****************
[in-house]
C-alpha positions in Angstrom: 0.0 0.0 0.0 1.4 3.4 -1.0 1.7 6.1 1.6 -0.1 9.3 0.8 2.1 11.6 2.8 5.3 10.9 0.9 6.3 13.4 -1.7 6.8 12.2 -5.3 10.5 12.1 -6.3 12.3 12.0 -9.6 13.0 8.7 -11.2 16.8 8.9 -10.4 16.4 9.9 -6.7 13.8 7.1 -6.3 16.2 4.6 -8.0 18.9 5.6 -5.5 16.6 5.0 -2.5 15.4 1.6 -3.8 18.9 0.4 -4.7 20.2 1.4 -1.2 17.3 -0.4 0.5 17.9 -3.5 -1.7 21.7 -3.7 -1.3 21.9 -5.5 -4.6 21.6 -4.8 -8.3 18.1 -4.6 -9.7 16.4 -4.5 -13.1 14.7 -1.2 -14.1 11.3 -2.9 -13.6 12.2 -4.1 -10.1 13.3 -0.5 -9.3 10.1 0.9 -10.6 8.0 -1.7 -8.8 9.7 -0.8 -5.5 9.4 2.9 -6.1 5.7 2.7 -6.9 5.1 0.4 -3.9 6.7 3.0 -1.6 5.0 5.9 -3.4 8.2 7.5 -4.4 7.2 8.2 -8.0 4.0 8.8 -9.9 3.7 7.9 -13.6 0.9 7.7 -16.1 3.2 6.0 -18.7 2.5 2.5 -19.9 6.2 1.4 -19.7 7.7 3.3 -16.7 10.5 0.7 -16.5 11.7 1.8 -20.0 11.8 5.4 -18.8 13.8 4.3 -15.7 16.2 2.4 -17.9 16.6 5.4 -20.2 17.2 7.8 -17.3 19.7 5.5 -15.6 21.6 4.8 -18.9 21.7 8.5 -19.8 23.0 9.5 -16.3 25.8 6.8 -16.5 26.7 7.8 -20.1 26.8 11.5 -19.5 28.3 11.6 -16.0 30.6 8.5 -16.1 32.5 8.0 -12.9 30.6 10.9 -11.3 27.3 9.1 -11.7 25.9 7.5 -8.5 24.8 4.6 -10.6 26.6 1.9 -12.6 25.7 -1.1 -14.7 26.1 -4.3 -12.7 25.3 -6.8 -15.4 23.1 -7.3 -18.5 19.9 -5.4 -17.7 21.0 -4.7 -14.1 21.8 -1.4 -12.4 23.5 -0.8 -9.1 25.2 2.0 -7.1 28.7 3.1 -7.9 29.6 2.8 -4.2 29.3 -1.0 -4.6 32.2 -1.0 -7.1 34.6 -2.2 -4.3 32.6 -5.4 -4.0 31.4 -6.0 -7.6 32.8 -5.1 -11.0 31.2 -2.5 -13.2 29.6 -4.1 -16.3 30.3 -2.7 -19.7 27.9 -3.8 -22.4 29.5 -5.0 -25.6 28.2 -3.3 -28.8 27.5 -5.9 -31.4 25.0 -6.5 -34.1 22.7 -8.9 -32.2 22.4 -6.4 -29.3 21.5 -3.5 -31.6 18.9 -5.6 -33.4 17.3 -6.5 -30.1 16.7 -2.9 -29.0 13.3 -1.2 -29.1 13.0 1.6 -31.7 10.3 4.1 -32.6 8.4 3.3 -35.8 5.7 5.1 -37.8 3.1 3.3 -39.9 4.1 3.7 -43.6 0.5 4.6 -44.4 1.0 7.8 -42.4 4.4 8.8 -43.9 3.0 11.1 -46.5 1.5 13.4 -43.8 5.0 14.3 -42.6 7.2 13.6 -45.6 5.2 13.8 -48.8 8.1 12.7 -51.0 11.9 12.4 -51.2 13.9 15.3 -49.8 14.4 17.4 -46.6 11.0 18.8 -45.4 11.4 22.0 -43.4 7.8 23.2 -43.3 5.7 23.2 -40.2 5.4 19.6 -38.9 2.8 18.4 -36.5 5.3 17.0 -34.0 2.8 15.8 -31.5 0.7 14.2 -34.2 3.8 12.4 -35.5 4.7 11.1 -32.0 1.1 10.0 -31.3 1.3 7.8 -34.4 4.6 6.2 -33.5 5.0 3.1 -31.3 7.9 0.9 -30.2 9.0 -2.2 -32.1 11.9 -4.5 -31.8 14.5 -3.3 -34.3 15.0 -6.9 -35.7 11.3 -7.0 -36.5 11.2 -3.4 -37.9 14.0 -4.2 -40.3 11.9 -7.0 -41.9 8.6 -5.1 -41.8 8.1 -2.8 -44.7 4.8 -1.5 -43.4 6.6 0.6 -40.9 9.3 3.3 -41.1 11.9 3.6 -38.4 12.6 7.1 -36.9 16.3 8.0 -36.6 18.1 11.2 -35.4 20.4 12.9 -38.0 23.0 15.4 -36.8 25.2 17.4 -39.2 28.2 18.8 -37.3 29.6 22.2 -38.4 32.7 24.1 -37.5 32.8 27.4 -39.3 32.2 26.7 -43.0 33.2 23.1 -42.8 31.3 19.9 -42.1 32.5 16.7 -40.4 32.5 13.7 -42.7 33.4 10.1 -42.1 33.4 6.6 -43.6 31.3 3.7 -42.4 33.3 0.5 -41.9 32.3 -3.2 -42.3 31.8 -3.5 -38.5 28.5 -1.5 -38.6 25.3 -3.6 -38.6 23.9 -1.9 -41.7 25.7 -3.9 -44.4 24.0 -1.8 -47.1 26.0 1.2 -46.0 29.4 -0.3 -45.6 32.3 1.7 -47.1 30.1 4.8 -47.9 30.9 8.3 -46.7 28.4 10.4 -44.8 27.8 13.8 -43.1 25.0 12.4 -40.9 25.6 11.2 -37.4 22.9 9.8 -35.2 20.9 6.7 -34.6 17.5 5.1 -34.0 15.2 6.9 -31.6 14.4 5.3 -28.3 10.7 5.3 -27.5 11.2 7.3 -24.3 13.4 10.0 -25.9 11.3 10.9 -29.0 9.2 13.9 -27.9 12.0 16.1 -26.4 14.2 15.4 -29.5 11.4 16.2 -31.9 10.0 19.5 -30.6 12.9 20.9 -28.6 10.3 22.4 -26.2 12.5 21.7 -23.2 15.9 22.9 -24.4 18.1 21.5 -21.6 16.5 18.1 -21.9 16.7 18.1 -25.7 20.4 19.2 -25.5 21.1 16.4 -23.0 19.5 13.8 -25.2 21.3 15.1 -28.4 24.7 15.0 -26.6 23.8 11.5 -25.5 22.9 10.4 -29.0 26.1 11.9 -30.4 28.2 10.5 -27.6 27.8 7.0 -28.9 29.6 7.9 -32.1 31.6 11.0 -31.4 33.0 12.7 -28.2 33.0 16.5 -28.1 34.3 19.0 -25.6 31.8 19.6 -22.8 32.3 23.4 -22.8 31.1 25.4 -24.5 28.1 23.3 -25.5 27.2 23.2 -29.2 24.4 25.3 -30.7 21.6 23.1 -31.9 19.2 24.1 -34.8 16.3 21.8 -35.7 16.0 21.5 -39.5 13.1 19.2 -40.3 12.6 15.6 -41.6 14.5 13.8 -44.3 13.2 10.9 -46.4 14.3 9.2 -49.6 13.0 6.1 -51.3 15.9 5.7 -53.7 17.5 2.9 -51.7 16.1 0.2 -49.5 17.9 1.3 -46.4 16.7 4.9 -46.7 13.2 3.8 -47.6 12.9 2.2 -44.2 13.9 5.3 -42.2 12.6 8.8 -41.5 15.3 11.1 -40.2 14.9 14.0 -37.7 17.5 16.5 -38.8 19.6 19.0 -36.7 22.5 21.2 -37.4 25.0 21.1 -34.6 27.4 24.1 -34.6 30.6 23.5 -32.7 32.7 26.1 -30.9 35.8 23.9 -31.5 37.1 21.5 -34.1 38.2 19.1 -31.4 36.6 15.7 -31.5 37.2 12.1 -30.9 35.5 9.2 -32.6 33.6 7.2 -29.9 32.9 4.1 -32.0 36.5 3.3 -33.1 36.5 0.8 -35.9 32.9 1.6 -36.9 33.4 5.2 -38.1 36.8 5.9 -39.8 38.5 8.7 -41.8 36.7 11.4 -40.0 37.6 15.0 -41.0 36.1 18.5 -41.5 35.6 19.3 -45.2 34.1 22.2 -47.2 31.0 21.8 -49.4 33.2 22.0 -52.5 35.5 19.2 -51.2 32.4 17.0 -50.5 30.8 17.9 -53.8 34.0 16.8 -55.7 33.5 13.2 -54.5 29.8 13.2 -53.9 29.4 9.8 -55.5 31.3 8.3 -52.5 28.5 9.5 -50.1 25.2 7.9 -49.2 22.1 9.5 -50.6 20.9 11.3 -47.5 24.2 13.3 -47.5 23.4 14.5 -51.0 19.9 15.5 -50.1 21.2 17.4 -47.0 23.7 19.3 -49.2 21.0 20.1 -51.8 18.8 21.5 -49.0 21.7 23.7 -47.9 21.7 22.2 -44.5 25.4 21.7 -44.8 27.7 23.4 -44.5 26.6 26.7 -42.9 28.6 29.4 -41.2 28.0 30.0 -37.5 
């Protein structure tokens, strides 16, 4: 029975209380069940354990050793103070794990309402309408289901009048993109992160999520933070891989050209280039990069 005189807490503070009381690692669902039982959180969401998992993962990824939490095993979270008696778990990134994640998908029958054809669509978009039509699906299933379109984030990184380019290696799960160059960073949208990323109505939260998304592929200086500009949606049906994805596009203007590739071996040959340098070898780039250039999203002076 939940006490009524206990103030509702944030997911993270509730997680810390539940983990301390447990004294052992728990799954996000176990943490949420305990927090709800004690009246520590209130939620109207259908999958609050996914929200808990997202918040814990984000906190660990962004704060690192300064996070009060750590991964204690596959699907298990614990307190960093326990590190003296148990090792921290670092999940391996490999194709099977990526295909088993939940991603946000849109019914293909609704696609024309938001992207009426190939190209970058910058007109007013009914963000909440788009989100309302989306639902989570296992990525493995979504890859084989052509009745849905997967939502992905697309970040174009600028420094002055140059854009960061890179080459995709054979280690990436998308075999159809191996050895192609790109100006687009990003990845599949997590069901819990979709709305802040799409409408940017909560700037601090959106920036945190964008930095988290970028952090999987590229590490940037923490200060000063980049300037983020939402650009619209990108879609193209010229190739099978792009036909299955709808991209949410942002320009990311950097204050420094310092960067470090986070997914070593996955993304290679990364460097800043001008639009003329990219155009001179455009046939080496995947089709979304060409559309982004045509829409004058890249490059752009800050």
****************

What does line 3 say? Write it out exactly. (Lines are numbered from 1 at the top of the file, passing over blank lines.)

């Protein structure tokens, strides 16, 4: 029975209380069940354990050793103070794990309402309408289901009048993109992160999520933070891989050209280039990069 005189807490503070009381690692669902039982959180969401998992993962990824939490095993979270008696778990990134994640998908029958054809669509978009039509699906299933379109984030990184380019290696799960160059960073949208990323109505939260998304592929200086500009949606049906994805596009203007590739071996040959340098070898780039250039999203002076 939940006490009524206990103030509702944030997911993270509730997680810390539940983990301390447990004294052992728990799954996000176990943490949420305990927090709800004690009246520590209130939620109207259908999958609050996914929200808990997202918040814990984000906190660990962004704060690192300064996070009060750590991964204690596959699907298990614990307190960093326990590190003296148990090792921290670092999940391996490999194709099977990526295909088993939940991603946000849109019914293909609704696609024309938001992207009426190939190209970058910058007109007013009914963000909440788009989100309302989306639902989570296992990525493995979504890859084989052509009745849905997967939502992905697309970040174009600028420094002055140059854009960061890179080459995709054979280690990436998308075999159809191996050895192609790109100006687009990003990845599949997590069901819990979709709305802040799409409408940017909560700037601090959106920036945190964008930095988290970028952090999987590229590490940037923490200060000063980049300037983020939402650009619209990108879609193209010229190739099978792009036909299955709808991209949410942002320009990311950097204050420094310092960067470090986070997914070593996955993304290679990364460097800043001008639009003329990219155009001179455009046939080496995947089709979304060409559309982004045509829409004058890249490059752009800050």